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PLAYERS VS. OWNERS, HITTERS VS. PITCHERS ... AND TORTURED FANS
Just as the owners want it, MLB’s sticky-substance scandal has divided the player ranks as labor tensions rise, yet another reason for an abused fan base to seek a happier diversion — say, a DMV trip
The real ballgame never has been on the field, of course. It’s played up in the luxury suites, where the owners sit and and plot in perpetual mischief, calculating how to beat the Players Association. Sometimes, they slip and fantasize aloud about breaking the union, such as the day Chicago White Sox chairman Jerry Reinsdorf — his club angling toward its first World Series title since the Black Sox threw one — declared he wanted to be a labor demon.
‘‘A hawk,’’ he said, with sinister intent.
Next thing you knew, that World Series was canceled. And baseball never has been the same in American life, allowing football to dash by as the new sporting passion while Michael Jordan and subsequent basketball showmen hijacked our imagination. A phony home-run spectacle was needed to generate interest, leading to a steroids scandal that bled into more inventive ways of cheating — from electronic sign-stealing to, now, the illegal sticky gunk used by pitchers to elevate spin rate and make batters miss with historic futility.
Here we are in 2021, then, on a dark road cluttered with potholes and weeds and empty Spider Tack jars and even a few trash cans from Houston, with baseball lurching toward another dead end. A warning should be sounded: This time, the broken-down jalopy might not be capable of a redemptive U-turn.
The players do not trust the owners. They have every reason not to. So it should come as no surprise, only five months before the collective bargaining agreement expires, that the familiar war games and Machiavellian scheming have begun. Nor should it come as a shock that the fans no longer are part of the equation, except as victims of collateral damage and witnesses to another labor minefield with no pleasant ending in sight. To watch what’s about to happen is masochism best avoided. A day at the DMV is happier, and anyone returning to a ballpark after the pandemic lockdown should do so only for beers, sunshine and Bobblehead giveaways.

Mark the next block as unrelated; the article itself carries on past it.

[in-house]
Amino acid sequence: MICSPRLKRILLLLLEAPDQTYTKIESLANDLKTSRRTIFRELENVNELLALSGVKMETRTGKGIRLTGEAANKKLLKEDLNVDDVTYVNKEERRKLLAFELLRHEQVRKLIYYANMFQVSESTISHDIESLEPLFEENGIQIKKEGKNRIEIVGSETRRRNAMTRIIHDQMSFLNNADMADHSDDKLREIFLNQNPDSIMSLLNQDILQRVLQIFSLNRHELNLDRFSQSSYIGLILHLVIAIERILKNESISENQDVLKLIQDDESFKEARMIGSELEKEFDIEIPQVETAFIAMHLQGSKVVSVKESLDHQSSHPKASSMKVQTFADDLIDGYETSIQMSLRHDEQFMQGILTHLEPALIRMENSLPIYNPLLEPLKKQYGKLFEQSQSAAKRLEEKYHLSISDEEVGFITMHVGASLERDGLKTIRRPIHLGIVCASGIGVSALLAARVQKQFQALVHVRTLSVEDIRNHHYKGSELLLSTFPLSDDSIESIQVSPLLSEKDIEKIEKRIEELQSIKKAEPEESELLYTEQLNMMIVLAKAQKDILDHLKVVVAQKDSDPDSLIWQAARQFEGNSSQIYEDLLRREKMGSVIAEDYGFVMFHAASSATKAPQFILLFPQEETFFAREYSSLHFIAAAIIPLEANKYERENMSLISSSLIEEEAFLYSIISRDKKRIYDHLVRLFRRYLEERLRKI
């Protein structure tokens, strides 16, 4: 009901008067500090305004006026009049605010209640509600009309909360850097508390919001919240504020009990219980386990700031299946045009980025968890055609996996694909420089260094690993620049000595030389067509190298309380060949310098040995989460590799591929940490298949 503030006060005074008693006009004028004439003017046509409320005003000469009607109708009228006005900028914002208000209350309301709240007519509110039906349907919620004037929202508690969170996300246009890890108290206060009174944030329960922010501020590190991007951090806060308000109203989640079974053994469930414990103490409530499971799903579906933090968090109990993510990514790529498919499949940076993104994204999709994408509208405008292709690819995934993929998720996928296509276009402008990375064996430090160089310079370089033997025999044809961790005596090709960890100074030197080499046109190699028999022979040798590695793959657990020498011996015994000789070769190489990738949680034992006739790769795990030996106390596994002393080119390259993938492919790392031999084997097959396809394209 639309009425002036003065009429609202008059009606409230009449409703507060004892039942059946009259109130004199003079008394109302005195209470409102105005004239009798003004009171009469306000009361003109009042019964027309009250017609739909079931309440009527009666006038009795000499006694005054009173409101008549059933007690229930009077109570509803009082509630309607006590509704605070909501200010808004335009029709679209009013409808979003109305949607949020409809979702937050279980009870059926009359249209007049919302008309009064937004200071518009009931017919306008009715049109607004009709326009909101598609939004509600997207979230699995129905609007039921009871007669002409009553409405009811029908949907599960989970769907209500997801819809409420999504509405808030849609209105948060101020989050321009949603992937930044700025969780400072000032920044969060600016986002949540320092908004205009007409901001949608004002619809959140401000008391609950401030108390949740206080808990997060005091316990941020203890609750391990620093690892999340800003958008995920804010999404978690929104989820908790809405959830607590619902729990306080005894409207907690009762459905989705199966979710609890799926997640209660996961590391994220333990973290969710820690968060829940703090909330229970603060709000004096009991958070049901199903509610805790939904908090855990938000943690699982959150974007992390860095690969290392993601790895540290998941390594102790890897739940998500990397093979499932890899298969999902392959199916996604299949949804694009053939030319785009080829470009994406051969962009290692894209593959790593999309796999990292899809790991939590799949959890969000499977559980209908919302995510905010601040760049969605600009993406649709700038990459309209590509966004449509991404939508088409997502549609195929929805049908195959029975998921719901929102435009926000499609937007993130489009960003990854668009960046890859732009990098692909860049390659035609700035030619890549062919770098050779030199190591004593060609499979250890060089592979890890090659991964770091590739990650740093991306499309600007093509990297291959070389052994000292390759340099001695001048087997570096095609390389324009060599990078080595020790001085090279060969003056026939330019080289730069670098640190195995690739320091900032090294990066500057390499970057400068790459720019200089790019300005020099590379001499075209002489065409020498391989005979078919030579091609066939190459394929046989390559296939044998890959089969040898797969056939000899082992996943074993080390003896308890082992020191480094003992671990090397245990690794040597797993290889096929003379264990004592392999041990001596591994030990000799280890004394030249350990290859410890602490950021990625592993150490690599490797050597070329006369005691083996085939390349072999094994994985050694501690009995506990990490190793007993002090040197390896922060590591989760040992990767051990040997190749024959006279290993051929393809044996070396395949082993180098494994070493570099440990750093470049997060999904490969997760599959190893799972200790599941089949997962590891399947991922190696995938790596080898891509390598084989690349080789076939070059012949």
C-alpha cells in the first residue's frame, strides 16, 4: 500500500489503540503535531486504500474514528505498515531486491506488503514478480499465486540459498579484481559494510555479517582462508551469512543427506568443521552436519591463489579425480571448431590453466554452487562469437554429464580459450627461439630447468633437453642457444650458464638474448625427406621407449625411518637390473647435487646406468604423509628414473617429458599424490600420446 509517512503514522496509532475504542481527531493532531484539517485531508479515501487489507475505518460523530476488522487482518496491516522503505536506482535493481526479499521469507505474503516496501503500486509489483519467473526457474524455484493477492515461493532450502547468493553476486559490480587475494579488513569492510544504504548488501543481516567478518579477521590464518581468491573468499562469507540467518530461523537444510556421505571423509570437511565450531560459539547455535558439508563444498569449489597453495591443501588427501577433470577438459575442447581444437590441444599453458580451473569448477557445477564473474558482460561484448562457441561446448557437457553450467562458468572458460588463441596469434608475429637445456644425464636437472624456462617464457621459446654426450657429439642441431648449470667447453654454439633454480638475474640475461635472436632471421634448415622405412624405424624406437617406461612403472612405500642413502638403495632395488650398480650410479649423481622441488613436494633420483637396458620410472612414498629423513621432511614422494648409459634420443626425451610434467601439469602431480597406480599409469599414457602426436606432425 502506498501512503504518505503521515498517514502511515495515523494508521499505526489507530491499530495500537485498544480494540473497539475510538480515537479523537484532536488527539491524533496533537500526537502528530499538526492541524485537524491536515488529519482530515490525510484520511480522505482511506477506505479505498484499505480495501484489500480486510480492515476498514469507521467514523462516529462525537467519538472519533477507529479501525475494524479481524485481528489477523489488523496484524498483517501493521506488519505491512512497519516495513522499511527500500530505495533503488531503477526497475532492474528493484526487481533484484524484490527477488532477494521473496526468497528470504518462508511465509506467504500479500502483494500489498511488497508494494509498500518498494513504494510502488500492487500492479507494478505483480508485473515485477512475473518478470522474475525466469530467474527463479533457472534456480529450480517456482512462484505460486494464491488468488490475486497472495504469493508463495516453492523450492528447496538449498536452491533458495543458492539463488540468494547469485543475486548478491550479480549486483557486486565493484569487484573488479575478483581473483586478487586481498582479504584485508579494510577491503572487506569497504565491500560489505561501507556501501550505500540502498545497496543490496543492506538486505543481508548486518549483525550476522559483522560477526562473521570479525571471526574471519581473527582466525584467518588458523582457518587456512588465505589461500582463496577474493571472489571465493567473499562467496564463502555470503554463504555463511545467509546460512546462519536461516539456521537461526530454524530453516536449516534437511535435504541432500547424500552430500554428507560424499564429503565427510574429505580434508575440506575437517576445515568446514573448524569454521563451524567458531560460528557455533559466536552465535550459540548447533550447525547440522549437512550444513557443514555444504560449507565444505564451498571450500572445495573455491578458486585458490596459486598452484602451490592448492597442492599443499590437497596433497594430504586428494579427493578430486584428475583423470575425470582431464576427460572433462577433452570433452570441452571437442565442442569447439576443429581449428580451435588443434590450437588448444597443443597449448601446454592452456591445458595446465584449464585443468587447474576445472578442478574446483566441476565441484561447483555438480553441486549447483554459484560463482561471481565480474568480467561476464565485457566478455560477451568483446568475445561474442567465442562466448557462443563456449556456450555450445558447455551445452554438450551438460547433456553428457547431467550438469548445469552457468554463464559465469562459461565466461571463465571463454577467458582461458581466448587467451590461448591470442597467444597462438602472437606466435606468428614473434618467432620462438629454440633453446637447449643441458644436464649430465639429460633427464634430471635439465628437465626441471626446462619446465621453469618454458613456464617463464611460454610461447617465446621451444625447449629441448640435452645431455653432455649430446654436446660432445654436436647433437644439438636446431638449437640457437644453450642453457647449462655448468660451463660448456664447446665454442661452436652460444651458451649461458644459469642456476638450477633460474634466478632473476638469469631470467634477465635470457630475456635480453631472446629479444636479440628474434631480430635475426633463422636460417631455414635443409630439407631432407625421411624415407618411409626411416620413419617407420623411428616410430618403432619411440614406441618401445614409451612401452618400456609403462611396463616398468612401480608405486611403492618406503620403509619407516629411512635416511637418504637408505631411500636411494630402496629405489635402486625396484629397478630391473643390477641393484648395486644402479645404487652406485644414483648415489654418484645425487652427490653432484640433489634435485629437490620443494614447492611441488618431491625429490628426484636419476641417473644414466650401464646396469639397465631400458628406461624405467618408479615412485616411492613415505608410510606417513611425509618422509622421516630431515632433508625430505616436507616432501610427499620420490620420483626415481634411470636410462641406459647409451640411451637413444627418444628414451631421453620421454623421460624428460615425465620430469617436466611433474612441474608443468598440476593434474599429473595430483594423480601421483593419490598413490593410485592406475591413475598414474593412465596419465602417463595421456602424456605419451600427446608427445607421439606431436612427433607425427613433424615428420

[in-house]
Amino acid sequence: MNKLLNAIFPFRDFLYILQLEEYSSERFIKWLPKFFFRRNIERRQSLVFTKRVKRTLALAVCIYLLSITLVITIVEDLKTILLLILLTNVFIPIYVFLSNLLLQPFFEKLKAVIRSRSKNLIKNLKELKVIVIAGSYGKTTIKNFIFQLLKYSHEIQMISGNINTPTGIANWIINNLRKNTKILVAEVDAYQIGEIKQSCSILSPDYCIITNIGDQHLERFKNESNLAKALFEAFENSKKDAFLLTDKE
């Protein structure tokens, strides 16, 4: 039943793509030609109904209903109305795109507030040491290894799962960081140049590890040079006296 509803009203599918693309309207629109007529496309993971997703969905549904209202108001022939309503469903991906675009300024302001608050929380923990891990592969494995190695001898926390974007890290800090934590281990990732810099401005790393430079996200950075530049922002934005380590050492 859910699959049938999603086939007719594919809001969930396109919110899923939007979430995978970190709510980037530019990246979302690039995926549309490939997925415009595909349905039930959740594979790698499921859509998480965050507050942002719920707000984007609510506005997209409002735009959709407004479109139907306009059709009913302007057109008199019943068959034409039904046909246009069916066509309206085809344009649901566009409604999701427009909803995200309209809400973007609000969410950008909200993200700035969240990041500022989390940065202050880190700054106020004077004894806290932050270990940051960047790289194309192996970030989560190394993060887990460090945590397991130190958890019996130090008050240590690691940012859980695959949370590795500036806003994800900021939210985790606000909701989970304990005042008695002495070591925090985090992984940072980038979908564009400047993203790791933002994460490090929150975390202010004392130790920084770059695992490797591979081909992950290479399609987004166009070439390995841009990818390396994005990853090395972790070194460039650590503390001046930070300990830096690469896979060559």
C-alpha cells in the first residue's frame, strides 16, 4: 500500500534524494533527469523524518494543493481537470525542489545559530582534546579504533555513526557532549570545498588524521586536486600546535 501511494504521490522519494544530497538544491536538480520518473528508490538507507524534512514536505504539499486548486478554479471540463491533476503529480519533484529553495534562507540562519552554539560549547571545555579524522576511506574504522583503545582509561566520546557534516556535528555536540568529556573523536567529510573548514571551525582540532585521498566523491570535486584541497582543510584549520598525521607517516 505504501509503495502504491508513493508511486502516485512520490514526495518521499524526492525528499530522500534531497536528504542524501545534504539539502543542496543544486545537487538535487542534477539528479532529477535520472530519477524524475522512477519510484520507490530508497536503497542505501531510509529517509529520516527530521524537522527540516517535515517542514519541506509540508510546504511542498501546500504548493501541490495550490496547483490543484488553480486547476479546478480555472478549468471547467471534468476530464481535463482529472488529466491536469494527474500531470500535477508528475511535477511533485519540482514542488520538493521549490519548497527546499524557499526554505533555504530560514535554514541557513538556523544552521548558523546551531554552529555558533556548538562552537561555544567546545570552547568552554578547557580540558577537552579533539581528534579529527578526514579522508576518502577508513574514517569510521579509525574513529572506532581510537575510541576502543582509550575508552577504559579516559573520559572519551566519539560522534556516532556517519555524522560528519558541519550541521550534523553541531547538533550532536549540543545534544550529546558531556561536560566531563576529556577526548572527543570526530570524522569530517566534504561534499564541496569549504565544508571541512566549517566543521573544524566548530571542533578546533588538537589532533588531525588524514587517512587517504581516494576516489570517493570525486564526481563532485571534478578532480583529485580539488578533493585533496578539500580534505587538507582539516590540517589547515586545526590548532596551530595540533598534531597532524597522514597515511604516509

With the furtive blessing of commissioner Rob Manfred, who claims to seek labor peace but too is out to poison the union, the owners aim to weaken the opposition by turning the players against each other. Which is why Manfred has waited, cunningly, for the doctored-balls fiasco to inevitably explode into the current hitters-vs.-pitchers death match that threatens to swallow union solidarity. As the owners share shit-eating-grin emojis on group texts — think I’m kidding? — Josh Donaldson has emerged as their enemy-camp saboteur. Two weeks ago, the veteran third baseman blew open the scandal in a Twitter exchange with former major-league pitcher Dallas Braden.
‘‘Crazy idea here,’’ wrote Donaldson, ‘’but I’m going to throw it out there. Stop cheating!!’’ Then, he posted the killer tweet: ‘‘I have an entire catalog of video of these guys cheating … it’s coming out.’’
When he followed up by mentioning how Gerrit Cole’s spin rate had dropped amid reports of a yet-to-be-announced MLB crackdown on the goo — the same Cole who signed a record $324-million deal with the Yankees, the same Cole who is member of the union’s executive subcommittee — well, the owners were ready to have a toga party. Here was a big name in the game, calling out the game’s most expensive pitcher and all other goo-abusers as perpetrators of ‘‘the next steroids-of-baseball ordeal.’’